We’ve been official vanlife nomads for over two weeks now. I’m looking out over the caldera of Crater Lake National Park. A cup of coffee in my hand and the incredible sight of the deepest, clearest lake in North America below me. Wrapped up in a blanket, still with my pajamas on – the rim of the volcanic crater is awe inspiring. When we arrived at the park yesterday evening we hiked down to the water and jumped off a twenty foot rock into the blue abyss. As I looked out on the untouched expanse I whispered to Andrew: “You know what is beautiful?” “Hmm”, he responded, his blue eyes trained on the sacred scenery. “There isn’t anything else in the world that I want in this moment.” So far, that is the overwhelming theme of our newfound nomadic lifestyle.
I left my non-profit job of four years in June and that same week, we found and purchased Rudy – a RAM Promaster, 159 wheelbase with a high roof that had been used for a plumbing and landscaping company. Over the next eight weeks we transformed the empty, dirty cargo van into a cozy, beautiful mini-home on wheels. We had a design in our hearts before even purchasing the van and after stalking other vanlife couples, knew exactly what we wanted. But building it out on our own, having never done anything like this, would prove to be one of the most challenging and rewarding endeavors. When you build something, only you know the labor and love that is required. Others can appreciate it but only those who have also done so can relate. Nothing can replace the pride and accomplishment from dreaming, building and completing something beautiful with your own two hands. After two weeks of full-time living, there have been countless moments of appreciating the home we built, the memories we made together doing it, and astonishment that we actually did it (and it hasn’t fallen apart…yet!)
It’s been a wild life transition in an even wilder world. To sell all my belongings, to leave my job, to move in with my partner, to say goodbye to San Diego – my home and community for the last six years and decide to do this, amidst the backdrop of COVID, a time of unrest, upheaval and unknowns felt strangely necessary. The significant amount of overwhelm and anxiety that my job, aspects of society and social media were causing me left me burned out, borderline depressed and resigned. I believe that we need each other, now more than ever, to be the best versions of who we can be, to serve the world with our own unique gifts and give from a place of grace, kindness, generosity and compassion. I also believe to live from that space requires the same treatment towards ourselves. My lifestyle was unsustainable. I was giving from a place I could never quite fill, working three to four jobs, always saying yes – unconsciously seeking approval and validation in a world that values what you do, earn and achieve. The necessity to simplify, to say no, to let go, to practice being instead of doing, became as crystal clear as the lake that sits below me now. To take a leap always requires courage; yet on the other side I keep discovering new beginnings and adventures beyond my wildest dreams and limiting expectations. When we seek an inspired life it asks something of us in return, the full extent of our willingness to risk, to release and to re-imagine.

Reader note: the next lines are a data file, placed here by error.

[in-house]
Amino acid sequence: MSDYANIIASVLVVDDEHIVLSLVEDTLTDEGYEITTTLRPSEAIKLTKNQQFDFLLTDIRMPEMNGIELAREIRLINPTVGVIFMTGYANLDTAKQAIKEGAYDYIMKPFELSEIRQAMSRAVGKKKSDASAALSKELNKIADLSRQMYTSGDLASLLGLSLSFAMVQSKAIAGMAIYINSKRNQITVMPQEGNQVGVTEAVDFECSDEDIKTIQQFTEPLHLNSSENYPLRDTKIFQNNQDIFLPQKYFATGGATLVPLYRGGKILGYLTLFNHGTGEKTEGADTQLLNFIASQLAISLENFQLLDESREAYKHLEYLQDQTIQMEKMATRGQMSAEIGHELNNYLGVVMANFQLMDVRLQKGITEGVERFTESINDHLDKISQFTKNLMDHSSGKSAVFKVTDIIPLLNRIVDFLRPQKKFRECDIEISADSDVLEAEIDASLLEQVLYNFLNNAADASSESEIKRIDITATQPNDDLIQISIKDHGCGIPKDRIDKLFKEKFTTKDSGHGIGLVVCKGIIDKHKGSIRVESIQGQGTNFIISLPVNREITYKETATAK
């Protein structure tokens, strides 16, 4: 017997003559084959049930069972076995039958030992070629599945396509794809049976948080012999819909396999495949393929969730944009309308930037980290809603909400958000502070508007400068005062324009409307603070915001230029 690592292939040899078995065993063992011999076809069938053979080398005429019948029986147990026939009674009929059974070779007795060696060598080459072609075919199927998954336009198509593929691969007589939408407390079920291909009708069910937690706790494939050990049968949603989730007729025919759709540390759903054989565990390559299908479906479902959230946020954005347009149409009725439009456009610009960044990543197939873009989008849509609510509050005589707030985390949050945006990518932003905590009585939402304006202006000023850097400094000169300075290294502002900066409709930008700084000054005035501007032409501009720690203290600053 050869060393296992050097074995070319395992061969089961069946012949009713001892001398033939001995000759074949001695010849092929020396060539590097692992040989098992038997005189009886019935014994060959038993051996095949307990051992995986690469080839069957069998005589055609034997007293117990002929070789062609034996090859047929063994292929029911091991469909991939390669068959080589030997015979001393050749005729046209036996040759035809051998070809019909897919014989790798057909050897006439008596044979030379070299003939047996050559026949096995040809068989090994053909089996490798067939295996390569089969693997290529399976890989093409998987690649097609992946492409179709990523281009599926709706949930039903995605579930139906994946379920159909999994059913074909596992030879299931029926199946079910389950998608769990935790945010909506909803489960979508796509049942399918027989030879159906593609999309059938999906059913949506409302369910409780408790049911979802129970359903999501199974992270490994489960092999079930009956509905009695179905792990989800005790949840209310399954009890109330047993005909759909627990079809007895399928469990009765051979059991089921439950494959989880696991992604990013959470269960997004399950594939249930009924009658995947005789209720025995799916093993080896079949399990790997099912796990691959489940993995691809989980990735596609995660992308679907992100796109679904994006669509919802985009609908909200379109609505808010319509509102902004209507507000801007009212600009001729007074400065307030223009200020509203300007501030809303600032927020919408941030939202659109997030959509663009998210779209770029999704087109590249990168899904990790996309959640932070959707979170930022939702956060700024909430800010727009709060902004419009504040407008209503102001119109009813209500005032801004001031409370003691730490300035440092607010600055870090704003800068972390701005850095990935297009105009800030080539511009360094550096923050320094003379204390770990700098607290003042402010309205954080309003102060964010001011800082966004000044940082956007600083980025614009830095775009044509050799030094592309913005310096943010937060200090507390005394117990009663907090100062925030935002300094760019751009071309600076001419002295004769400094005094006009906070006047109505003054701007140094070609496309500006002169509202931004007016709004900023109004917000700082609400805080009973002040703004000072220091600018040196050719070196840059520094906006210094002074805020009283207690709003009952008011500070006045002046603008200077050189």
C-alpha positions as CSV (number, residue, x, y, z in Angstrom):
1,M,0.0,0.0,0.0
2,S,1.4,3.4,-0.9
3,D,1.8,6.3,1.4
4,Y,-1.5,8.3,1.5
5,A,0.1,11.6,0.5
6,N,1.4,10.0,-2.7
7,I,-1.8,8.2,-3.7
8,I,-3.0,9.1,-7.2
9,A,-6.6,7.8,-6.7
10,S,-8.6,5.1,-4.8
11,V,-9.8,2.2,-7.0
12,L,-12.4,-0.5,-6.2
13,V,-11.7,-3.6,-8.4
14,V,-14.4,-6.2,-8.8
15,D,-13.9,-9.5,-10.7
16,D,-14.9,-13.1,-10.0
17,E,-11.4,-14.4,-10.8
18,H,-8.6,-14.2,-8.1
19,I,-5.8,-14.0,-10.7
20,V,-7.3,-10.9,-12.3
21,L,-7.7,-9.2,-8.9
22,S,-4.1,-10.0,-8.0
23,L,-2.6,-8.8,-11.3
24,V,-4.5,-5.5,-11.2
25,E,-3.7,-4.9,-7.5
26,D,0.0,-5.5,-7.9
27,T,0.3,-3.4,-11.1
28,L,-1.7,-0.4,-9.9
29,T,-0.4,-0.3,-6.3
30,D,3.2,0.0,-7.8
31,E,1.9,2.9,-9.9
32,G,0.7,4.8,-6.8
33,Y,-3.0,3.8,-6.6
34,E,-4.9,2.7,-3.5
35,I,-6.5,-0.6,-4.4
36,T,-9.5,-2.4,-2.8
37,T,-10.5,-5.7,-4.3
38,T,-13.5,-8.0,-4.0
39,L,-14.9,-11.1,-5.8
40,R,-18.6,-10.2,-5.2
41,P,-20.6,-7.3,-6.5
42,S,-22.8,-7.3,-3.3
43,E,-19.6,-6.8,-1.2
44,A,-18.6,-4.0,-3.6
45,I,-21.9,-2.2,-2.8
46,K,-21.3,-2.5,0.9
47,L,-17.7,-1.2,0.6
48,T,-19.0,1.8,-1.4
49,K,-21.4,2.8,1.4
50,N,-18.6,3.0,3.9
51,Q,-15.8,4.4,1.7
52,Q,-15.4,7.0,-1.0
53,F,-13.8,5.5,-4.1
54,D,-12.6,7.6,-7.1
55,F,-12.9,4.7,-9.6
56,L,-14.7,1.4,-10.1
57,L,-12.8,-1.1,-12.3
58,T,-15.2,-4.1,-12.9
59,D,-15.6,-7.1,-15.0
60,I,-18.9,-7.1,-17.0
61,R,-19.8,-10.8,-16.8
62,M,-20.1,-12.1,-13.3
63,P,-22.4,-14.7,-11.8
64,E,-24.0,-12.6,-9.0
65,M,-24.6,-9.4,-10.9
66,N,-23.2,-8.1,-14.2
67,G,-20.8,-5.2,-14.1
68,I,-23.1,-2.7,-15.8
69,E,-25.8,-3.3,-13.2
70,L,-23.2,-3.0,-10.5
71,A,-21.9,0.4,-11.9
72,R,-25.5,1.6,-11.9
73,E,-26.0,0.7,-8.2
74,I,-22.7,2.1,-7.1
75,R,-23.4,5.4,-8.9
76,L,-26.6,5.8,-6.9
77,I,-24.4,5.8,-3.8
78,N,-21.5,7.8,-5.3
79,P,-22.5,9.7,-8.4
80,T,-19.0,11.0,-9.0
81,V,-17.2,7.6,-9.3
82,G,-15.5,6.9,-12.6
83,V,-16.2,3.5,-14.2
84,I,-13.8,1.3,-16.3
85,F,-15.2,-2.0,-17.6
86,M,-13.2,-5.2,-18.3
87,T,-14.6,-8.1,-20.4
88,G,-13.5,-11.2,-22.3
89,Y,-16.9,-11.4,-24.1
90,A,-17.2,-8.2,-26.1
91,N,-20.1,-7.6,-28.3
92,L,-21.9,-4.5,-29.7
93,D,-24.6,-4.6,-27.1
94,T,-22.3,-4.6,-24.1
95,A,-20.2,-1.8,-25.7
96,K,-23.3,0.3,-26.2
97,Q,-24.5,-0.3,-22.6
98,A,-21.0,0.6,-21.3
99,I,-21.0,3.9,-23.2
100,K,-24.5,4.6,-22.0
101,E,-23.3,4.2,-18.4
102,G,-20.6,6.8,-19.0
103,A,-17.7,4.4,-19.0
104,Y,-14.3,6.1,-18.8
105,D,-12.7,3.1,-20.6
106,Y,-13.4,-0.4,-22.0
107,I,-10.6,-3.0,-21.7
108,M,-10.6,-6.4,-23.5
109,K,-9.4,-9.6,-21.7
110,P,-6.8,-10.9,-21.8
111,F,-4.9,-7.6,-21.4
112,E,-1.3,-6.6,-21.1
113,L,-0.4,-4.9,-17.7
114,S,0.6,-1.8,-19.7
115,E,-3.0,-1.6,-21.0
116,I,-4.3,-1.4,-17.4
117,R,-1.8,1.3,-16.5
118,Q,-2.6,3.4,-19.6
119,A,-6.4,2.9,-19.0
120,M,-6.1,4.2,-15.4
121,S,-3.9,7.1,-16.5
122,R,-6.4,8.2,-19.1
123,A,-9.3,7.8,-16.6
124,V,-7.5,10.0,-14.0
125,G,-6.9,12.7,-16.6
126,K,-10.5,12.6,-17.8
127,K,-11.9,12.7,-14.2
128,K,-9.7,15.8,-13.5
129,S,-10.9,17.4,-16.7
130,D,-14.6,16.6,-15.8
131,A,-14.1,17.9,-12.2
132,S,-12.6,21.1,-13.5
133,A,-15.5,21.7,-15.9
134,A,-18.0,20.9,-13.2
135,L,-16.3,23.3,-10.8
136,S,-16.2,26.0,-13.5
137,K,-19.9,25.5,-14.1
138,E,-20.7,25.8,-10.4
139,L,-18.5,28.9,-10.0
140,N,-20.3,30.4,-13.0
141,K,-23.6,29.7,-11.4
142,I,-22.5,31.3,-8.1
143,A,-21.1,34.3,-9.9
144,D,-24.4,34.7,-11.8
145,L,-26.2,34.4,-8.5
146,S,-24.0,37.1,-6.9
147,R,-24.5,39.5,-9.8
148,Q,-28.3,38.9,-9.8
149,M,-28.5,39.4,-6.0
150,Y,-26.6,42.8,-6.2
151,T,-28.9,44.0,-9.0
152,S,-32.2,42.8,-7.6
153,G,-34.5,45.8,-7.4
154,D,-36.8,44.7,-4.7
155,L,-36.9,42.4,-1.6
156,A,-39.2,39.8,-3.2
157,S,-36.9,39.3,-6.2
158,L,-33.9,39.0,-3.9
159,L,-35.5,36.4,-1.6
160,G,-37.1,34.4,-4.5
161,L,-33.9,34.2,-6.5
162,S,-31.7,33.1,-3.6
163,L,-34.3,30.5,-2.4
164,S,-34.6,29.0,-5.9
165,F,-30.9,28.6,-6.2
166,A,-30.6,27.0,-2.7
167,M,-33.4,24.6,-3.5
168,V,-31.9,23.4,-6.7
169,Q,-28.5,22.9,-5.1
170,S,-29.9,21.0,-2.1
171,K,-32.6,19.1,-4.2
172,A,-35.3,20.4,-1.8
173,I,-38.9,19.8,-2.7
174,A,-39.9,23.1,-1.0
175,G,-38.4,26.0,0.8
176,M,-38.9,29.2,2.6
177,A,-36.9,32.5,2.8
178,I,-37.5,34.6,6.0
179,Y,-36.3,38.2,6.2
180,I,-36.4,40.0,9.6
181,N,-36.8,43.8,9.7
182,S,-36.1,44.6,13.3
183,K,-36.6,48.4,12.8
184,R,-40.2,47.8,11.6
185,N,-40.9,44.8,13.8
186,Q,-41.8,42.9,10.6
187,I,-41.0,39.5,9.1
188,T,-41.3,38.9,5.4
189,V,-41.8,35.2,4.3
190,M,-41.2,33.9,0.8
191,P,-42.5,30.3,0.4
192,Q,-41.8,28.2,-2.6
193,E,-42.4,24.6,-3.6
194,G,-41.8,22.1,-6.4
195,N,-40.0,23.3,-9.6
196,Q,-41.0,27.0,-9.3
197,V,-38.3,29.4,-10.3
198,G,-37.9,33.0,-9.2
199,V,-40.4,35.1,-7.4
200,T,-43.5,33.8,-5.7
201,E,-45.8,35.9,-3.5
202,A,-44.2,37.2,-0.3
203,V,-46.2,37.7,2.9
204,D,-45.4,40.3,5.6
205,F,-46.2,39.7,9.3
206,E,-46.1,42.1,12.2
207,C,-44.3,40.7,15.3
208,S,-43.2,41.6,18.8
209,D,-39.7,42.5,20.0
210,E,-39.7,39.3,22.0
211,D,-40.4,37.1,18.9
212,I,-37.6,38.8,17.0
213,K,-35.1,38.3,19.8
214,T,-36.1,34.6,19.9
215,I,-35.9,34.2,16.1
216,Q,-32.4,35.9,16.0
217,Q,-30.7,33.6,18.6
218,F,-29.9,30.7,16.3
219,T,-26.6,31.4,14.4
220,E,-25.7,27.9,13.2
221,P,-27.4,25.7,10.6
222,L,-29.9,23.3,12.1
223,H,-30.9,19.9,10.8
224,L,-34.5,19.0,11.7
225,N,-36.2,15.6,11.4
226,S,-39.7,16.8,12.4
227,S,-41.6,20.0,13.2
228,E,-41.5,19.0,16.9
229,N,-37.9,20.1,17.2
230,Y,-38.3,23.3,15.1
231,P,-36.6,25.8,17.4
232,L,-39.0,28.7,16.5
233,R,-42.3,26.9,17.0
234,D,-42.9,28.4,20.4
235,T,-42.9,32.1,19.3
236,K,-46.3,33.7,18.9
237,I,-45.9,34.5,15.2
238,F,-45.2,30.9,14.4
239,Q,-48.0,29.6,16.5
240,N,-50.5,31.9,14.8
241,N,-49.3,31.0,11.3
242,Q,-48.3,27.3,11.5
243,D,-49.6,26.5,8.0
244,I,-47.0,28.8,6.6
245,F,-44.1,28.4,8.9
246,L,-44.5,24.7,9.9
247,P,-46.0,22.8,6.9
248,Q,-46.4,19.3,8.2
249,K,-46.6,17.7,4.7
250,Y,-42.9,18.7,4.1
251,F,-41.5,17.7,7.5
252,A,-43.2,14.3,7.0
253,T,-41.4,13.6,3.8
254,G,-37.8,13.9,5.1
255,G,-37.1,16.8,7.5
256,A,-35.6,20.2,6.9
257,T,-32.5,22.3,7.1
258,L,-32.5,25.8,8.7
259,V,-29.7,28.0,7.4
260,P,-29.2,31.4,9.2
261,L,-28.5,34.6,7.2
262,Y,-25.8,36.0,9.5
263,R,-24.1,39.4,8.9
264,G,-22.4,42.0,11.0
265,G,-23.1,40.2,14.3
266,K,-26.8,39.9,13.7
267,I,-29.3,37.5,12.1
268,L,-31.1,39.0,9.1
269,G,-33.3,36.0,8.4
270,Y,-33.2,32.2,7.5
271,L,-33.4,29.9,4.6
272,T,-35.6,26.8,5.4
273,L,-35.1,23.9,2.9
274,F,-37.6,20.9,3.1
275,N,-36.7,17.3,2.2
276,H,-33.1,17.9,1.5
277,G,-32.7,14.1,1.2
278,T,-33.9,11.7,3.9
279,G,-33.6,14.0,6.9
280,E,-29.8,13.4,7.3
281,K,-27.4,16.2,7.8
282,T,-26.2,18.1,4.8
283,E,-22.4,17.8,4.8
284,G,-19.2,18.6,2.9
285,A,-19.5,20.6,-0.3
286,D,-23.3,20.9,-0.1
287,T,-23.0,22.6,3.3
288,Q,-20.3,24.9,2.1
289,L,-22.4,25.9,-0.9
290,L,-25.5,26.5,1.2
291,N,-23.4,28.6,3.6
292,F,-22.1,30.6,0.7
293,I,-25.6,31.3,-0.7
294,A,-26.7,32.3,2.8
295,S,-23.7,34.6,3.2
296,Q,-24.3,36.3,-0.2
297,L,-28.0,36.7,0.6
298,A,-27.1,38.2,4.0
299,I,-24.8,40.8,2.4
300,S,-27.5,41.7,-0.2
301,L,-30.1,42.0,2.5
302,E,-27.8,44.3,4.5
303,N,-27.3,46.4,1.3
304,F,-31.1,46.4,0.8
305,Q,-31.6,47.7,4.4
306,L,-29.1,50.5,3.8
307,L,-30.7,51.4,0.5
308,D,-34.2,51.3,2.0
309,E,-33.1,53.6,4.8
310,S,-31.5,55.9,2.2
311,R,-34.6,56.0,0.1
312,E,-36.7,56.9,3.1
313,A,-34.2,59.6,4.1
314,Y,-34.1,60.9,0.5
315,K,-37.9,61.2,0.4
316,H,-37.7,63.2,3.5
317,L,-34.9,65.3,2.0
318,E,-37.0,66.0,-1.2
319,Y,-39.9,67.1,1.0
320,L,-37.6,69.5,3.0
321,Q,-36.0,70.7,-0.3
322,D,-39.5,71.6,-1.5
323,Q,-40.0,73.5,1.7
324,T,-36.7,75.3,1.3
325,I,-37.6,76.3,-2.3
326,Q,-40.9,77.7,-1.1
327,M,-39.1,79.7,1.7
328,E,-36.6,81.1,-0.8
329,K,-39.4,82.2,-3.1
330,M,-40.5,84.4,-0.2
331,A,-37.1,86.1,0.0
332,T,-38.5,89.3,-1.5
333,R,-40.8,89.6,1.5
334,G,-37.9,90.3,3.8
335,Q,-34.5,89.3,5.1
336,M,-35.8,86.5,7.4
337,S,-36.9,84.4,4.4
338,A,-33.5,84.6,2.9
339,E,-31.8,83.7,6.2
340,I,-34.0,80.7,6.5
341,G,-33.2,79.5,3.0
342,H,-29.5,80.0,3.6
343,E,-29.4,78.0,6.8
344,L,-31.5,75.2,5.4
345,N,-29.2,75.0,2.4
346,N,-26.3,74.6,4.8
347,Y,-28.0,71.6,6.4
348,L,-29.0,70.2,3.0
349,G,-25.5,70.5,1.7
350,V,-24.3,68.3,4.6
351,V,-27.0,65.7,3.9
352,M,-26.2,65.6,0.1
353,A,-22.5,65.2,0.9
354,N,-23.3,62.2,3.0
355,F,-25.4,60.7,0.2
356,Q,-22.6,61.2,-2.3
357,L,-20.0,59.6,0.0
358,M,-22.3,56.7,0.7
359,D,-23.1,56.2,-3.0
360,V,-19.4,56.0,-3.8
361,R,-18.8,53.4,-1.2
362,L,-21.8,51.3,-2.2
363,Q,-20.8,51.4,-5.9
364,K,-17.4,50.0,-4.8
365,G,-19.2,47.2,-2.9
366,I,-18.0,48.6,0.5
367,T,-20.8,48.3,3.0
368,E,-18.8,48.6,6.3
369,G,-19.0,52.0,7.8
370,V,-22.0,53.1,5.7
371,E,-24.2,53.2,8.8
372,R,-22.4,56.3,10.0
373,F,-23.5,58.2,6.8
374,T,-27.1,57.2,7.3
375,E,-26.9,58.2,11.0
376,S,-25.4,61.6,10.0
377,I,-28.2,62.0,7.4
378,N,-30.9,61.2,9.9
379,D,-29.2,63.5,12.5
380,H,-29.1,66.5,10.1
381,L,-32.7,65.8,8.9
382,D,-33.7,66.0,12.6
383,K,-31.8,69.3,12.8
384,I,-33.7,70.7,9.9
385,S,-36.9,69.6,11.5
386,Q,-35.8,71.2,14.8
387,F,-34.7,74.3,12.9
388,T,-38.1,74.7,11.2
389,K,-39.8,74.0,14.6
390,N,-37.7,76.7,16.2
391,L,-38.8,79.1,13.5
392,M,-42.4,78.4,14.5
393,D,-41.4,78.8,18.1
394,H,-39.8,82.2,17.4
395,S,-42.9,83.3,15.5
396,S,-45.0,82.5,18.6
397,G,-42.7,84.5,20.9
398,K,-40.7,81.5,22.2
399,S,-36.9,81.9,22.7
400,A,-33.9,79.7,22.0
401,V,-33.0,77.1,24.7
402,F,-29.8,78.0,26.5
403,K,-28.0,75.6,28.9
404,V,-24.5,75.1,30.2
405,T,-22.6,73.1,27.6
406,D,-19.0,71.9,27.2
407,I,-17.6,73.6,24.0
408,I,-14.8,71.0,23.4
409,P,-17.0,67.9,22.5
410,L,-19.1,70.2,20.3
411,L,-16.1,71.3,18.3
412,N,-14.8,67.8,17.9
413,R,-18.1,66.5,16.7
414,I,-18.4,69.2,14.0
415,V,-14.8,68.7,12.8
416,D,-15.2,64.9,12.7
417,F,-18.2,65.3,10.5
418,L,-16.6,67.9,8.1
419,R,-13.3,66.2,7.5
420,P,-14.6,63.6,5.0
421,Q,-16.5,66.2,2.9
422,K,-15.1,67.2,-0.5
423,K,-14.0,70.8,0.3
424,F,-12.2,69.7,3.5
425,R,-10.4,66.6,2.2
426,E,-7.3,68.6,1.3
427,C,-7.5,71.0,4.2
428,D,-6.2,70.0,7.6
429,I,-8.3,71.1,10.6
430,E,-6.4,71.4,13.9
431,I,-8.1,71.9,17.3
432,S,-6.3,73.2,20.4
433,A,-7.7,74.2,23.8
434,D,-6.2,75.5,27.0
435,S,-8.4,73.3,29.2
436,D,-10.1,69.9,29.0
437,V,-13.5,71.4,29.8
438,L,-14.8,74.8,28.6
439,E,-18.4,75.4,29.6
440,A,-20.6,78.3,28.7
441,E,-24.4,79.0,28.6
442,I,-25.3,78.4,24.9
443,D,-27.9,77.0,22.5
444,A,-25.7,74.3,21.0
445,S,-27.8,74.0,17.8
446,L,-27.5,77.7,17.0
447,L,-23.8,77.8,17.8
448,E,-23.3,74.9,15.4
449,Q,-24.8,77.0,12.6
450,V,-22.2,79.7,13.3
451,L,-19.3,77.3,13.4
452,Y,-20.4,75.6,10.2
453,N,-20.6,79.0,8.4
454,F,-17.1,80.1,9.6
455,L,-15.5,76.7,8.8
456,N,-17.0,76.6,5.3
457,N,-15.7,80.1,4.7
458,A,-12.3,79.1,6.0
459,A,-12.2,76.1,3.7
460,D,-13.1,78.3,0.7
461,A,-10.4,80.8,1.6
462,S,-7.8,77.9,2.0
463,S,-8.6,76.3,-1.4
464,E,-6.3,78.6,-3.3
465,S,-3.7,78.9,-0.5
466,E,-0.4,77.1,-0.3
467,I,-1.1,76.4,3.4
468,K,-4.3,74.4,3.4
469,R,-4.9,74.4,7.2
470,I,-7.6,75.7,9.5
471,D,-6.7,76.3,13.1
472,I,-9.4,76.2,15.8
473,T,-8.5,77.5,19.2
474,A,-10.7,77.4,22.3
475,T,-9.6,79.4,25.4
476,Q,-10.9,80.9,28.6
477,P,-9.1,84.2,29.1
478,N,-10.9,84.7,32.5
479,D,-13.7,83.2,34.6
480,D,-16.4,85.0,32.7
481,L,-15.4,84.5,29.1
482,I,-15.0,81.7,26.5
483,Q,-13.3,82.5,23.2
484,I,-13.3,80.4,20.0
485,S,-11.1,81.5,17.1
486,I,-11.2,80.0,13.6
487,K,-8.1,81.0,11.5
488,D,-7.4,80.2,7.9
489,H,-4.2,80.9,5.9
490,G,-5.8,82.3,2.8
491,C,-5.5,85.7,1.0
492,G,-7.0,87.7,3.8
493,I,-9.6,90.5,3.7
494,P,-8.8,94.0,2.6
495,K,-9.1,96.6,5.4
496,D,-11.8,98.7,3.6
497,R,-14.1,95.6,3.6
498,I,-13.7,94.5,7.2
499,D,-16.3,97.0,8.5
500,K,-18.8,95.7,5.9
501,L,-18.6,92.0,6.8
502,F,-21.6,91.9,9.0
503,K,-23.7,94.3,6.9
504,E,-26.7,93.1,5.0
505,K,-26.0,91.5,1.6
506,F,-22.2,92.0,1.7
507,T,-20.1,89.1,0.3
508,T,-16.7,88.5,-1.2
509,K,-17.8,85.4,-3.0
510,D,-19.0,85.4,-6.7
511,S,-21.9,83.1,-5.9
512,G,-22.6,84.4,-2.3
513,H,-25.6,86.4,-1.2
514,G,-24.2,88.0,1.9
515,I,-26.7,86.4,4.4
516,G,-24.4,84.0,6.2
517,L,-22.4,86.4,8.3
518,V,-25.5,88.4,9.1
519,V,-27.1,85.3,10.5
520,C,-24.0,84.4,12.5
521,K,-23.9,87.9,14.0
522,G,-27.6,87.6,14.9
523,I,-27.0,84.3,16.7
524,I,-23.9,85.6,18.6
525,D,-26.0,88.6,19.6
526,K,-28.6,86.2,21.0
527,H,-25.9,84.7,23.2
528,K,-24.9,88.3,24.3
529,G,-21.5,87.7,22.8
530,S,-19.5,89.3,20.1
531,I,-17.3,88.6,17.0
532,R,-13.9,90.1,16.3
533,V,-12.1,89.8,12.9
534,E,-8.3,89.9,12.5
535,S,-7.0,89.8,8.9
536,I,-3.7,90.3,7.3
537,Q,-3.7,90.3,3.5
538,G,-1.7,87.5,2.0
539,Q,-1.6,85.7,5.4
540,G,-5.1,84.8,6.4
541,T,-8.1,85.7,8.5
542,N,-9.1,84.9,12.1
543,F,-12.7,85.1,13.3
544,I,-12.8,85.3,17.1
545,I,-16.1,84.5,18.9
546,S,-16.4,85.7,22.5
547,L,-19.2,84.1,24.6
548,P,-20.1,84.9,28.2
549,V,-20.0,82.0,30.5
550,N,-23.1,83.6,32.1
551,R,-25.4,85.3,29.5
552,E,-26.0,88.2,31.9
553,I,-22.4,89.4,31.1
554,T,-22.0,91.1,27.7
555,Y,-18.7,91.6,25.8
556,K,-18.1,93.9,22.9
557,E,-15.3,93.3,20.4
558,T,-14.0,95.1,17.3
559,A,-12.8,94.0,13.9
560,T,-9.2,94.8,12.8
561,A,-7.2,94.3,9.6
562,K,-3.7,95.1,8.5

We’ve made our way up through the Eastern Sierra Nevada Mountain range. Hiking past streams and wildflowers to alpine lakes nestled beneath granite monoliths still capped in snow. We jumped in lakes and let the freezing water wash away layers of dust. We watched the stars come out, the moon rise, and every once in a while – a wish would shoot its way across the sky. We sat still on sacred mountains with nothing but the sound of our breath and whisper of wind to match our beating hearts. We camped next to creeks and fell asleep as thunder rolled in and rain showered down on dry land that would soon see wildfire. From the Sierra’s to the Cascade Mountain Range – ancient volcanos rose up to greet us. We hiked to their peaks and drank straight from mountain springs bubbling up from the earth. We slowed down and let the way of the open road work its magic.
I’ve decided to finally change out of my pajamas after my third cup of coffee. I shed my blanket as the sun begins to warm the van. We’ve been writing all morning and multiple friendly strangers have stopped by to ask about our mini-home on wheels. We share about our build, our adventures and writing aspirations. Andrew is working on finding a publisher for his first book, a heart-warming and inspiring novel, while I am just embarking on my own book writing journey. This precious time and this beautiful experience are a gift and I intend to use it to create much needed space to find the words I’ve longed to write for years now. I’ve realized that deciding to leave my sweet, wonderful, comfortable world in San Diego was perhaps the necessary and expanding leap I needed to become still and slow enough to tell the story I need to tell.
I often pray in the places we stay. I thank them for their safety, for their beauty and I ask permission to be on the land. I often give something in return. So in kind, I thank you and I offer a blessing:
May you experience an avalanche of grace, kindness, generosity and compassion towards yourself. May you know the full extent of your value and deservingness from the inside out. May you find healing, joy and blessing with every encounter, risk and reward. And may you live an inspired life, sustainably sourced, sacred and complete.